5 steps to building and managing a digital music library

5 Steps to building and managing a digital music library
5 Steps to building and managing a digital music library

Dust off those CDs, cassette tapes and albums sitting on the shelf. It’s time to go digital! Having a digital music library will make finding the right music for your church’s ministries more efficient, and it will keep your church’s music assets safe and secure.

Whether your church’s music collection is large or small, these five tips will help you organize your digital music collection so you will be ready for any church service or event.

1. Gather what you have and decide what’s worth keeping. 
Weed out any music that doesn’t fit church doctrine, hasn’t been used in the past five years, is damaged or is overrepresented (i.e., too much children’s music for the demographics of the congregation). Don’t be shy about ditching. Your primary goal is to make planning for worship and other activities more efficient. This won’t happen without a good housecleaning.

If you will be storing your library on a remote server, the music should be automatically backed up, so you don’t need to keep the CDs (check to make sure your service automatically backs up the files). If your library is stored on a hard drive or local server only, you might want to keep the CDs at a secure location offsite for backup in case the church computers are damaged.

2. Digitize what can be converted and put music that can’t be on a wish list. 
If you are using music from CDs, these can easily be converted to digital files using a standard computer with a disc drive. Most computers come with a standard program such as Windows Media Player that takes files from CDs and stores them on your hard disk as a Windows Media Audio (WMA), MP3 or WAV file. Digitizing song files can be time-consuming and repetitive, so ask for volunteer help or engage an intern if needed. A member of the youth group or high school Sunday school class might be a great choice for this project. Songs on tape or vinyl usually aren’t worth converting. Devices exist that can do this, but the quality suffers greatly. Put these tunes on a wish list and plan to add digital versions later.

3. Organize files by how they will be used
Talk to your worship committee, praise team or music director to determine the best way to organize the files – by topic, composer or alphabetical by title. If your software program allows, you also may be able to organize your music multiple  ways. After the files are organized, determine a central location for storage and decide how people will access them. Some computer-service programs, such as Dropbox, can be used for storage and allow team members simultaneously to access the same files, create new “boxes” for planning (such as a music folder for each worship service) and access files via multiple devices.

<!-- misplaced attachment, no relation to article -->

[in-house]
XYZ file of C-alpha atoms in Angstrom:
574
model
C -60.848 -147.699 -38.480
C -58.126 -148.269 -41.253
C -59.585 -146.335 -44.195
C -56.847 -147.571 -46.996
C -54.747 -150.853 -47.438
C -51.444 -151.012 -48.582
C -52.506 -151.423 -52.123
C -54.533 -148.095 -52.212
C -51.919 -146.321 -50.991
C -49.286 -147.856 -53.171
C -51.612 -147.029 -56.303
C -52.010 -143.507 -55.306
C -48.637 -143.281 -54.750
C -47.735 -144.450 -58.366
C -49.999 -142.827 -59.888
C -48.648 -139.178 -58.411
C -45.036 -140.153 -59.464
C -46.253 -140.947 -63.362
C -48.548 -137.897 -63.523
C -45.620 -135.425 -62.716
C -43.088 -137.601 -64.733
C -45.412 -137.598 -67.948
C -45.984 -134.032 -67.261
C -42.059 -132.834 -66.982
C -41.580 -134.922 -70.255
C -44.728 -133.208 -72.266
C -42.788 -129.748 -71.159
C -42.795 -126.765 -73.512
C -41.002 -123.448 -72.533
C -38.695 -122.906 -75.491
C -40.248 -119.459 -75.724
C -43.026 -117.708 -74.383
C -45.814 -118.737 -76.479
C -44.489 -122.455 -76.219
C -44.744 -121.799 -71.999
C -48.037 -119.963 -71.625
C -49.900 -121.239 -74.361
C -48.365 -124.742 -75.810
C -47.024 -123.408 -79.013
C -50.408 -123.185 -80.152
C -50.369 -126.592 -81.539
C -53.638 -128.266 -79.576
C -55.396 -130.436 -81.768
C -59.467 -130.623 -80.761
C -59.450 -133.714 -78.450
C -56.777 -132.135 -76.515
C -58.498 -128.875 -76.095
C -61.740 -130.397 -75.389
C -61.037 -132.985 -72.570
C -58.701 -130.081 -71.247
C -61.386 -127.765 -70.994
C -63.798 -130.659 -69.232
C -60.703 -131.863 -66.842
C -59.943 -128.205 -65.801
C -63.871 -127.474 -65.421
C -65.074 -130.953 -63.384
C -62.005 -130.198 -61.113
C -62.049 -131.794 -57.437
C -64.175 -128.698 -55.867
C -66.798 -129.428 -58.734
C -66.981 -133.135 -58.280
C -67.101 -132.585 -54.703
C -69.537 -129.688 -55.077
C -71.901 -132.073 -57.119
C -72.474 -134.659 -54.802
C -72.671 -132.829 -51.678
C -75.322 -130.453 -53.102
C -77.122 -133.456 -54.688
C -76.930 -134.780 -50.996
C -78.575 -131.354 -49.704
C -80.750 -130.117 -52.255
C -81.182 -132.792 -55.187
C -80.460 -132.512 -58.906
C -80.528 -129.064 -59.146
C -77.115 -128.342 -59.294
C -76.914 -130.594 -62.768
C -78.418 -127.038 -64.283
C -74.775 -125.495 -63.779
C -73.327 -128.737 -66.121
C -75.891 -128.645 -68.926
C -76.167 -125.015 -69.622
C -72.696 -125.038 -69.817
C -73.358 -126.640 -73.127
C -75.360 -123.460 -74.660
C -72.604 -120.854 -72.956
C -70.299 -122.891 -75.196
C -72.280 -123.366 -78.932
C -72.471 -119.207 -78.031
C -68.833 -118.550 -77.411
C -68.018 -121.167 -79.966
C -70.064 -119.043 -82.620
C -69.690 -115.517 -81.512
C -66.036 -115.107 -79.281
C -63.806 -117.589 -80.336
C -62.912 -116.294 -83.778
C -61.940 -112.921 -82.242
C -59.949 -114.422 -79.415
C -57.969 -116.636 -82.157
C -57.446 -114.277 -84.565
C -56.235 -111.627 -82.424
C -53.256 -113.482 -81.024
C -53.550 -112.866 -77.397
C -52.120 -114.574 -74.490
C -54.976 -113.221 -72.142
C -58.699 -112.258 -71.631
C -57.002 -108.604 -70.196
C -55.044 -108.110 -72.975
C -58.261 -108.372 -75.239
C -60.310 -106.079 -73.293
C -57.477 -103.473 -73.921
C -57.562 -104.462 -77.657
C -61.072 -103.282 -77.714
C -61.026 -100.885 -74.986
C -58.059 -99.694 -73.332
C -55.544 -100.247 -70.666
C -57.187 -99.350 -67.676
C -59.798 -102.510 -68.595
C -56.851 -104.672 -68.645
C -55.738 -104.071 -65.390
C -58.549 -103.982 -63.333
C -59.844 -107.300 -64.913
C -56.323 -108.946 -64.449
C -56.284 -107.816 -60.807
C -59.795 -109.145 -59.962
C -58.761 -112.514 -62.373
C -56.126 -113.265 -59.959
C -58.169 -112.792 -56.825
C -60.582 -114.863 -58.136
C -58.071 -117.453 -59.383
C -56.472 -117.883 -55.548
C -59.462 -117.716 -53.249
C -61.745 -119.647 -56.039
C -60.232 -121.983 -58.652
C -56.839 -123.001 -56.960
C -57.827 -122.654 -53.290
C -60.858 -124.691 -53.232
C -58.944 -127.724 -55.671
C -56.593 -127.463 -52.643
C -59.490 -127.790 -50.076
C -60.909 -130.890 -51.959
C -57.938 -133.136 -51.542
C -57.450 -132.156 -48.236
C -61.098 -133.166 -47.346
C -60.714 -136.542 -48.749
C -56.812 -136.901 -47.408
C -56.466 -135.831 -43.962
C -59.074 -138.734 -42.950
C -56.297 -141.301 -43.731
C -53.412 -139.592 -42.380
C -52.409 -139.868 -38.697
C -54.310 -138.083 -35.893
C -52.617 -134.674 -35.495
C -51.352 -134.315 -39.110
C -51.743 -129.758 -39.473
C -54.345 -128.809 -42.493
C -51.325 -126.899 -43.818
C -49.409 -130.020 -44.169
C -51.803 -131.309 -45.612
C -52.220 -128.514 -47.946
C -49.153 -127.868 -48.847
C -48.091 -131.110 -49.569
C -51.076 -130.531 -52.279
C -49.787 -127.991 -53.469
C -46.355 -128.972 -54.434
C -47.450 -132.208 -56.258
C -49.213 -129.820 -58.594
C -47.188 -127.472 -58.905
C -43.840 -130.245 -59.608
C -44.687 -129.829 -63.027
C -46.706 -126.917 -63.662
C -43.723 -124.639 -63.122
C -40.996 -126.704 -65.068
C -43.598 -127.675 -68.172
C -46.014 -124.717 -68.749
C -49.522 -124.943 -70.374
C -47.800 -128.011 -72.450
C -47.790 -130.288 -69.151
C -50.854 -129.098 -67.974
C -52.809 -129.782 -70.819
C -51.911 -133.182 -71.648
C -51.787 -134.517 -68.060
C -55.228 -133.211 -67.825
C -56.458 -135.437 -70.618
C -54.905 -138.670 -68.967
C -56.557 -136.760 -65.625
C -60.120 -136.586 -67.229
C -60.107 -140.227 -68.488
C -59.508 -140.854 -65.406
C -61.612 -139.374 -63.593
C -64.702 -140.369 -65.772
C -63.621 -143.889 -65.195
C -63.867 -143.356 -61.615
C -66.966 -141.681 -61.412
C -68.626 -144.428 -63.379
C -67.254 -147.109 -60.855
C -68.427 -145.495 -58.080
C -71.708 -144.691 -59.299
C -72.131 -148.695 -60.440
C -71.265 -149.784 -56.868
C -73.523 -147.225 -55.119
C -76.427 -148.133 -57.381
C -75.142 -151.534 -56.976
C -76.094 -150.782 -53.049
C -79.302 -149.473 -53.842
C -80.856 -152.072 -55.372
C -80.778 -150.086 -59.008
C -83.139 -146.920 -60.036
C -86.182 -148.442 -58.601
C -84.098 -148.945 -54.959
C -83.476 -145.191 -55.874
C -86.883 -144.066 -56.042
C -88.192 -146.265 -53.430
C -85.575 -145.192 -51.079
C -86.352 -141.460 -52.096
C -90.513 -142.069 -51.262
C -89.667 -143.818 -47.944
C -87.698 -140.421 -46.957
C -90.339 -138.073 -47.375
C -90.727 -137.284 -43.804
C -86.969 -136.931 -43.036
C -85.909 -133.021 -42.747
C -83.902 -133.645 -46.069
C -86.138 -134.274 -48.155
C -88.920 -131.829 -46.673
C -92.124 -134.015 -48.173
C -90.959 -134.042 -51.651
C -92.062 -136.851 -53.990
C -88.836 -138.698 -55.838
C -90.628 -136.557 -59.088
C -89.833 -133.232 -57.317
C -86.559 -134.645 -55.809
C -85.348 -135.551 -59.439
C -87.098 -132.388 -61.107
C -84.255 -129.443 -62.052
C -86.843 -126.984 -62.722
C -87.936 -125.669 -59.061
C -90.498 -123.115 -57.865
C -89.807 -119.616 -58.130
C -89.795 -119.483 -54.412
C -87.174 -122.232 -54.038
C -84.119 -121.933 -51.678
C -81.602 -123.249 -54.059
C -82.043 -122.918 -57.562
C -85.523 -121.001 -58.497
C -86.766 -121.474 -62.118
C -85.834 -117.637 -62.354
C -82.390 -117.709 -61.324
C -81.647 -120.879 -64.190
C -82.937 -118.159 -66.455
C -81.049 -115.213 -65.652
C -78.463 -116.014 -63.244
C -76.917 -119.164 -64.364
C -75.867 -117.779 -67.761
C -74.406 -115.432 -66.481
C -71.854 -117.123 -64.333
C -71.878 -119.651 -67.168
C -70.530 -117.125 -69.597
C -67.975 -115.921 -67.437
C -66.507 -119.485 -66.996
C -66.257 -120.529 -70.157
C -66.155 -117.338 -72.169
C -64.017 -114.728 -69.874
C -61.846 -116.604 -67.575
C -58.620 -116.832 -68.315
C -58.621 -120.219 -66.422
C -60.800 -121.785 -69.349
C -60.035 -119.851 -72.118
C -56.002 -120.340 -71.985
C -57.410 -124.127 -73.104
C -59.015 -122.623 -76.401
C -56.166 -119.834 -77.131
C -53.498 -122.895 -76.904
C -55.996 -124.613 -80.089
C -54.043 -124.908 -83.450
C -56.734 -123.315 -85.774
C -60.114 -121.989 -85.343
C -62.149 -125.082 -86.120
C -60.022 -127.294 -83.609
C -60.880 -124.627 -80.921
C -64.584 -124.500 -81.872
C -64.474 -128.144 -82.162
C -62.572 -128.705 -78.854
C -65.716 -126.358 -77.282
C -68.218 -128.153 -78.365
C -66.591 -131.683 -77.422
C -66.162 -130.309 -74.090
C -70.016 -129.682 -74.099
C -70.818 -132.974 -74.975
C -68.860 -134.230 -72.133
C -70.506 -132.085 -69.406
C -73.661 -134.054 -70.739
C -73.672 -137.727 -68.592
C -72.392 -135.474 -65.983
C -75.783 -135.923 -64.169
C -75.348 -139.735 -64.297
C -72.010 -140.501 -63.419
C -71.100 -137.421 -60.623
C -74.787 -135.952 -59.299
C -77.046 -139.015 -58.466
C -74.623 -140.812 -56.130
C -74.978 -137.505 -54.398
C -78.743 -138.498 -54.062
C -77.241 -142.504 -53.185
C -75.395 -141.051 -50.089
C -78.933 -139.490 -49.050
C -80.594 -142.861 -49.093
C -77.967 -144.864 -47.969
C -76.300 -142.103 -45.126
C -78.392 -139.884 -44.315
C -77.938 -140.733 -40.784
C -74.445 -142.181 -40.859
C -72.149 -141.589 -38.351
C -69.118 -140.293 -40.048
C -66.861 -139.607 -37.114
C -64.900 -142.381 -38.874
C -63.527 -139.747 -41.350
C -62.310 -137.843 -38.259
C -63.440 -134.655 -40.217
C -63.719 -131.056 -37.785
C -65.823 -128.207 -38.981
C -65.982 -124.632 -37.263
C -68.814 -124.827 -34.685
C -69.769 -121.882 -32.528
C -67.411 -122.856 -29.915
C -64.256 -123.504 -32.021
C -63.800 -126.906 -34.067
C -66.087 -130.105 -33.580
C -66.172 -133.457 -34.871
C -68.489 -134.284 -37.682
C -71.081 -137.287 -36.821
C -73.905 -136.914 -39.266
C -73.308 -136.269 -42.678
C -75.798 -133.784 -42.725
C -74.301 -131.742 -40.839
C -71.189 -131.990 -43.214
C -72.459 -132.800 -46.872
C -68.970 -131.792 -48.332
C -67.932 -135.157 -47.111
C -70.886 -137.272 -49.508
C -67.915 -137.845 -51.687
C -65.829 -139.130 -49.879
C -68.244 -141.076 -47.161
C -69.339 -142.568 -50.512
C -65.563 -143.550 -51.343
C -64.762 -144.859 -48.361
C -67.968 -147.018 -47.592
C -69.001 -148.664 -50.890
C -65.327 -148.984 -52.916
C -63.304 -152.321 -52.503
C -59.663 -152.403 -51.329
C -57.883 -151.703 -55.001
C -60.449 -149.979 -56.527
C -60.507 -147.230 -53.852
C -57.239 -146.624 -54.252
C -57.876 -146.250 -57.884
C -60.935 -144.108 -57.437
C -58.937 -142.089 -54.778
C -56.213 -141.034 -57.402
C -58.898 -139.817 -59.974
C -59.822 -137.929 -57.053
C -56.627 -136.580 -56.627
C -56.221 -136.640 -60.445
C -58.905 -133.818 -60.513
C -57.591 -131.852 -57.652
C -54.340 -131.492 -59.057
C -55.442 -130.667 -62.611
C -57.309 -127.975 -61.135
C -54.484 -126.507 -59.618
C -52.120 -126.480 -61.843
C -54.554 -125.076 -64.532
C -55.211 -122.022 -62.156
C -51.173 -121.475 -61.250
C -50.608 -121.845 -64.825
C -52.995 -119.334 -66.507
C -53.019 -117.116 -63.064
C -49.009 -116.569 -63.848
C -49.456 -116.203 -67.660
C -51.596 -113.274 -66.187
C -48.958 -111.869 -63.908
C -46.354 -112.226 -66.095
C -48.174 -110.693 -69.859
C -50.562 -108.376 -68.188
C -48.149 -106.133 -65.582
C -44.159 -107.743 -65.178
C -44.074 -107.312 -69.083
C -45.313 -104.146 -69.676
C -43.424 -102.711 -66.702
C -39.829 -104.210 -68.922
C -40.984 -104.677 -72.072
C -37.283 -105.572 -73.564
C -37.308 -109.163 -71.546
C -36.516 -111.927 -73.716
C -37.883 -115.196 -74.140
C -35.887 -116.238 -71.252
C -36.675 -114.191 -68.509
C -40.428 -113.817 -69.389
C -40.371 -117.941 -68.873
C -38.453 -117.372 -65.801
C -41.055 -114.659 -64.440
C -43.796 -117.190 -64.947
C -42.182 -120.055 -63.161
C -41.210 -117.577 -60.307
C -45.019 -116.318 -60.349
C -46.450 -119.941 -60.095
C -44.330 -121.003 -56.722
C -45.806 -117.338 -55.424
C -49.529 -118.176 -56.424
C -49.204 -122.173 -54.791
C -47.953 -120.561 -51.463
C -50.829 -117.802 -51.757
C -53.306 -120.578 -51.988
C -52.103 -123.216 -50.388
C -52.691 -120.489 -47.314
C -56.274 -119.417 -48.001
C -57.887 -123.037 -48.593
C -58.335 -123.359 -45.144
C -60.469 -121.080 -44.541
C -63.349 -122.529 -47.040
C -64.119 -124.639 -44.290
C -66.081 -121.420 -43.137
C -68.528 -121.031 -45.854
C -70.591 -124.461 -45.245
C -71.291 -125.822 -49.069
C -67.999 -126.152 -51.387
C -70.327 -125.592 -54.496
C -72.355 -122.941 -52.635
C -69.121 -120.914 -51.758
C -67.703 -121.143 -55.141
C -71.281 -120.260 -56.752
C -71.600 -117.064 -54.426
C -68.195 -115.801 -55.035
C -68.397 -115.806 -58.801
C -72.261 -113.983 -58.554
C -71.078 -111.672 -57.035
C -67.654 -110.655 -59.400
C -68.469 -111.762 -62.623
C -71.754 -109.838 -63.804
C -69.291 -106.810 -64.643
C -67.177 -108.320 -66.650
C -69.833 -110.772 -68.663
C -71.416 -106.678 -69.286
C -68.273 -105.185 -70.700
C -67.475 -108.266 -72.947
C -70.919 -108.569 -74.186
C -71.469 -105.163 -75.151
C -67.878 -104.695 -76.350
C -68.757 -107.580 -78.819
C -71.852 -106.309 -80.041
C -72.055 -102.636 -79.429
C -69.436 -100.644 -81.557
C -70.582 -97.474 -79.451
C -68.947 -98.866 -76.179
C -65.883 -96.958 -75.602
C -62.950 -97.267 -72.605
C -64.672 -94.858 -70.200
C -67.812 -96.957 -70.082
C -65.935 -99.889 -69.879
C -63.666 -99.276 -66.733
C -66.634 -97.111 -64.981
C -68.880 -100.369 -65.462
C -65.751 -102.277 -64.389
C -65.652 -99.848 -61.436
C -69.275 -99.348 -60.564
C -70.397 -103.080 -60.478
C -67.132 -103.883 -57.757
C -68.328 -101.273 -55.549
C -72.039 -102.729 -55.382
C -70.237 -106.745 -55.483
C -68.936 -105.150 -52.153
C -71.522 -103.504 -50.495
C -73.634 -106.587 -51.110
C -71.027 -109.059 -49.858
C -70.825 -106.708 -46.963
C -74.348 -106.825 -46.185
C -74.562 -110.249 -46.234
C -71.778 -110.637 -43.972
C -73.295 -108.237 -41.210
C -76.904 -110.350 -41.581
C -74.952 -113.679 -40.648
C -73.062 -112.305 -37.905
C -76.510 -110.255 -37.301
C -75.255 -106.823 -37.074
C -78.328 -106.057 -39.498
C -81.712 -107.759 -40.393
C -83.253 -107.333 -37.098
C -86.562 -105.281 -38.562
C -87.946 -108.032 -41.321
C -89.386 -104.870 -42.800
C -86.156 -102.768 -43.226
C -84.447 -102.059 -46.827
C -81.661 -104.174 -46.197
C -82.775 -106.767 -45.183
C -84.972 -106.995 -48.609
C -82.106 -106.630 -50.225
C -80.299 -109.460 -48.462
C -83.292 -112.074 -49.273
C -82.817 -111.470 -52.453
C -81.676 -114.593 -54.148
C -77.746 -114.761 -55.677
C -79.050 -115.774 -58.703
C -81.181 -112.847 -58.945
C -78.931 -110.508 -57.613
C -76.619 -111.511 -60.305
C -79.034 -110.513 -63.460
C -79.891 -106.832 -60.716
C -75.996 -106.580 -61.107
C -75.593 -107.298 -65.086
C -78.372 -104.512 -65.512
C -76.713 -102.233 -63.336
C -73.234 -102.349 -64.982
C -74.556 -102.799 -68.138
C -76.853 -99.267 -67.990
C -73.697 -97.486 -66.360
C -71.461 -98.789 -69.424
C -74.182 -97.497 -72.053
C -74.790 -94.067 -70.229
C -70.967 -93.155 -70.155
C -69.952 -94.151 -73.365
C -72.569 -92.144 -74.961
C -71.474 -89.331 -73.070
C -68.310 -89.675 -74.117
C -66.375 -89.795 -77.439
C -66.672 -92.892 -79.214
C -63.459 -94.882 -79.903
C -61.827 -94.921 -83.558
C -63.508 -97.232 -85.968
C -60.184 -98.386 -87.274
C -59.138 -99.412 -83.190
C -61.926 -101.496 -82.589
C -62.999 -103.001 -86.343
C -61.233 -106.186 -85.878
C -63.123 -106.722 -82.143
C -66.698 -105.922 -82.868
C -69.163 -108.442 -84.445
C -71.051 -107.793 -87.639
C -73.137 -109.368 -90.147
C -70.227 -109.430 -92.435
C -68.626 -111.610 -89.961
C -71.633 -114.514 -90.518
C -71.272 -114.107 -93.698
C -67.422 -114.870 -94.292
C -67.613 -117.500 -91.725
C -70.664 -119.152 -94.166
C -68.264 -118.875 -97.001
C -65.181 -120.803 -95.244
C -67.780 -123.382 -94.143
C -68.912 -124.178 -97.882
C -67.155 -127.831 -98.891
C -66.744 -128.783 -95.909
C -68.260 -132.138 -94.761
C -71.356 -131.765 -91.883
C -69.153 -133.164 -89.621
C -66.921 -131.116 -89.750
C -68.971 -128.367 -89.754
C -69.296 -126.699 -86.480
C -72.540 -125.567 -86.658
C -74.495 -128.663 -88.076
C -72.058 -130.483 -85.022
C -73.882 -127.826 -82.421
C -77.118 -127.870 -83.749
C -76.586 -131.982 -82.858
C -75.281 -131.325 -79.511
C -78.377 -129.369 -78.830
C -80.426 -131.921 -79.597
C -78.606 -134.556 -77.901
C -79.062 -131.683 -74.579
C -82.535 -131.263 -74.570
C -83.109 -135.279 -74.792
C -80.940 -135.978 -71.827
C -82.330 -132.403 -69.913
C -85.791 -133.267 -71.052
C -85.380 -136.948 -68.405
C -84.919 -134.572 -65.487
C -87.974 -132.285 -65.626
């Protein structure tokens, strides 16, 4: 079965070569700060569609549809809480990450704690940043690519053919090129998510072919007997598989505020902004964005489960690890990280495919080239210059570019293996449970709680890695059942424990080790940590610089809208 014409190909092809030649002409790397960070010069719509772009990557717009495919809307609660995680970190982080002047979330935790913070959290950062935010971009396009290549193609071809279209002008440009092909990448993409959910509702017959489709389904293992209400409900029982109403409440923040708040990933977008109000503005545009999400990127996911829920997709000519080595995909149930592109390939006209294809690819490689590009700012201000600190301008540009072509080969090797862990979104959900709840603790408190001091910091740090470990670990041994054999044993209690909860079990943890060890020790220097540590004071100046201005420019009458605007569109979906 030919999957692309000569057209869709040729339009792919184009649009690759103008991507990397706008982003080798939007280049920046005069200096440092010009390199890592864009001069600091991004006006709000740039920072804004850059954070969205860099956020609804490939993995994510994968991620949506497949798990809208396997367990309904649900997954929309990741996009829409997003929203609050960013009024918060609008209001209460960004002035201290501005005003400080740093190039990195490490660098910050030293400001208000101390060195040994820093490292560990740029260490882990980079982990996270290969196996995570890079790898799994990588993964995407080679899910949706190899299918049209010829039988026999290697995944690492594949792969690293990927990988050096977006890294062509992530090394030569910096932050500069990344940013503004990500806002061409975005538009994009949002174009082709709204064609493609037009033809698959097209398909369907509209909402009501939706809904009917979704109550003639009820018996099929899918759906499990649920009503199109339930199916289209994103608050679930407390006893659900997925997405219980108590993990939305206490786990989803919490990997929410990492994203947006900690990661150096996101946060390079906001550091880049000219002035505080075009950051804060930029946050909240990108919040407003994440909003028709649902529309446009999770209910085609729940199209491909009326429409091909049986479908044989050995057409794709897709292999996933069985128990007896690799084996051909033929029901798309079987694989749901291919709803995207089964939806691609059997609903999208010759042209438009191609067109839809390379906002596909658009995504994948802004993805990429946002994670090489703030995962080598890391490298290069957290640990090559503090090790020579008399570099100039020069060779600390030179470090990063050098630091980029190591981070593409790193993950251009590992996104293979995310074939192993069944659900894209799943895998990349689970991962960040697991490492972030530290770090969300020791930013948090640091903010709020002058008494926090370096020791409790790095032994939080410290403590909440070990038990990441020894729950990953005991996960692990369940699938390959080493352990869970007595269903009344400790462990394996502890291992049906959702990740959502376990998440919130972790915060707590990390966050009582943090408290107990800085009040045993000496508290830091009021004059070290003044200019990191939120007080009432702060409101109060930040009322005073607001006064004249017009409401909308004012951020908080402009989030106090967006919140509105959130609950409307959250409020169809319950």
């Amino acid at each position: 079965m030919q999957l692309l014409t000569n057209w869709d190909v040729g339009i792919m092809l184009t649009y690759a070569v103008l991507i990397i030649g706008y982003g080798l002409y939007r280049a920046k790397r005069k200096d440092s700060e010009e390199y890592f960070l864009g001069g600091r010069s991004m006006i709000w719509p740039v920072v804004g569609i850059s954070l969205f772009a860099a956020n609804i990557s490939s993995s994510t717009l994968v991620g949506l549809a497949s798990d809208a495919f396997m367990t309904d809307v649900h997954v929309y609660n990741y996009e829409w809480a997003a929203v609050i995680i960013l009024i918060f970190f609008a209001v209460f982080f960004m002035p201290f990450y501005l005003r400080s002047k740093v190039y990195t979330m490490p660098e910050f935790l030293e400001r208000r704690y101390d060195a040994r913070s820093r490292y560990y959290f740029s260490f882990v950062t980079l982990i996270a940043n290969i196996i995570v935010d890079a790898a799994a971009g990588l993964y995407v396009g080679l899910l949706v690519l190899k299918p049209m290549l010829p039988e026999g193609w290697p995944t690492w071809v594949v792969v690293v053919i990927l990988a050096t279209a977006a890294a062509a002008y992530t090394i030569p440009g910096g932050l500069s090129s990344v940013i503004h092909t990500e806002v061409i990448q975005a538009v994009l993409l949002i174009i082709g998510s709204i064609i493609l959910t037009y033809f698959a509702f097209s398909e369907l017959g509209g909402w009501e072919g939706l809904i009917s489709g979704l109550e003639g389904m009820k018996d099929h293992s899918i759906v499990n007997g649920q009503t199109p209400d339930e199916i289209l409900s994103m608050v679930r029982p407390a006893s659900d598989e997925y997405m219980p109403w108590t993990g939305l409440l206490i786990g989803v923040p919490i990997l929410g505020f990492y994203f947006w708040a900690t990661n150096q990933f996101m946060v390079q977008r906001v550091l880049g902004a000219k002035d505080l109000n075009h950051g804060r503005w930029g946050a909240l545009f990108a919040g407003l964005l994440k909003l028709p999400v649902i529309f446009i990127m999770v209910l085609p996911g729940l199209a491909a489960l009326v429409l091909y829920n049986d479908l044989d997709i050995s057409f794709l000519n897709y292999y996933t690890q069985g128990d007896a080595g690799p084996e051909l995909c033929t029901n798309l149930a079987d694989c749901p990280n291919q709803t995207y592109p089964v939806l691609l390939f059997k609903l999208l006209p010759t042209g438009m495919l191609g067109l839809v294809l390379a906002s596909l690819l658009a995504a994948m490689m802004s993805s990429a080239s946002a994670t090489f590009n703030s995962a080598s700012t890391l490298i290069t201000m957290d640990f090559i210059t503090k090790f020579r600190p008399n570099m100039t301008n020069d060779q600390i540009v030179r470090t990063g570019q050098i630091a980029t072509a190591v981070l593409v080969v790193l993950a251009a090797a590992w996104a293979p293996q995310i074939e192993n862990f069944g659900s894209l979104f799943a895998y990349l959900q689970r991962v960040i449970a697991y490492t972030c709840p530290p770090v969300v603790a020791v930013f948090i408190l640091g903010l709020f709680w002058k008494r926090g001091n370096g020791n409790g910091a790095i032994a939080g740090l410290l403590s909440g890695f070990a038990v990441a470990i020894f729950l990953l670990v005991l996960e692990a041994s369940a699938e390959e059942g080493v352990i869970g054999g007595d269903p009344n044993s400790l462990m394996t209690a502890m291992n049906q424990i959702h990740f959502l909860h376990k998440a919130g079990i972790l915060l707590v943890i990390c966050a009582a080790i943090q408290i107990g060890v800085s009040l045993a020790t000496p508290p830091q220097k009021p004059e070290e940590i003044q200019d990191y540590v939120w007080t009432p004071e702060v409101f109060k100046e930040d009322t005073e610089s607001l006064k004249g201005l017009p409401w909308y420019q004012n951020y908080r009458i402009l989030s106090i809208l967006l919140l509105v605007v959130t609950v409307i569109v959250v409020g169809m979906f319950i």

4. Add to your collection. 
Replace music on your wish list and add new songs through free-but-limited download offerings such as Freegal. Freegal offers free music files through public libraries. Check to see if your library offers this service. For a fee, you can use legal music download sites such as iTunes. In addition, shared music sites such as Jamendo and Opsound  have downloadable music available under a Creative Commons license. If you want to download PDF files of sheet music, try this by-topic list offered by the United Methodist General Board of Discipleship.

5. Limit access to the library with password protection. 
This is important for two reasons. First, if you want to maintain the efficiency afforded by a digital music collection, adding to the library should be done purposefully. You don’t want everyone to be able to add to the library. Otherwise, you’ll be weeding constantly. Second, password protection prevents both theft of song files and the addition of files you don’t want, such as corrupted or infected files and files with inappropriate content.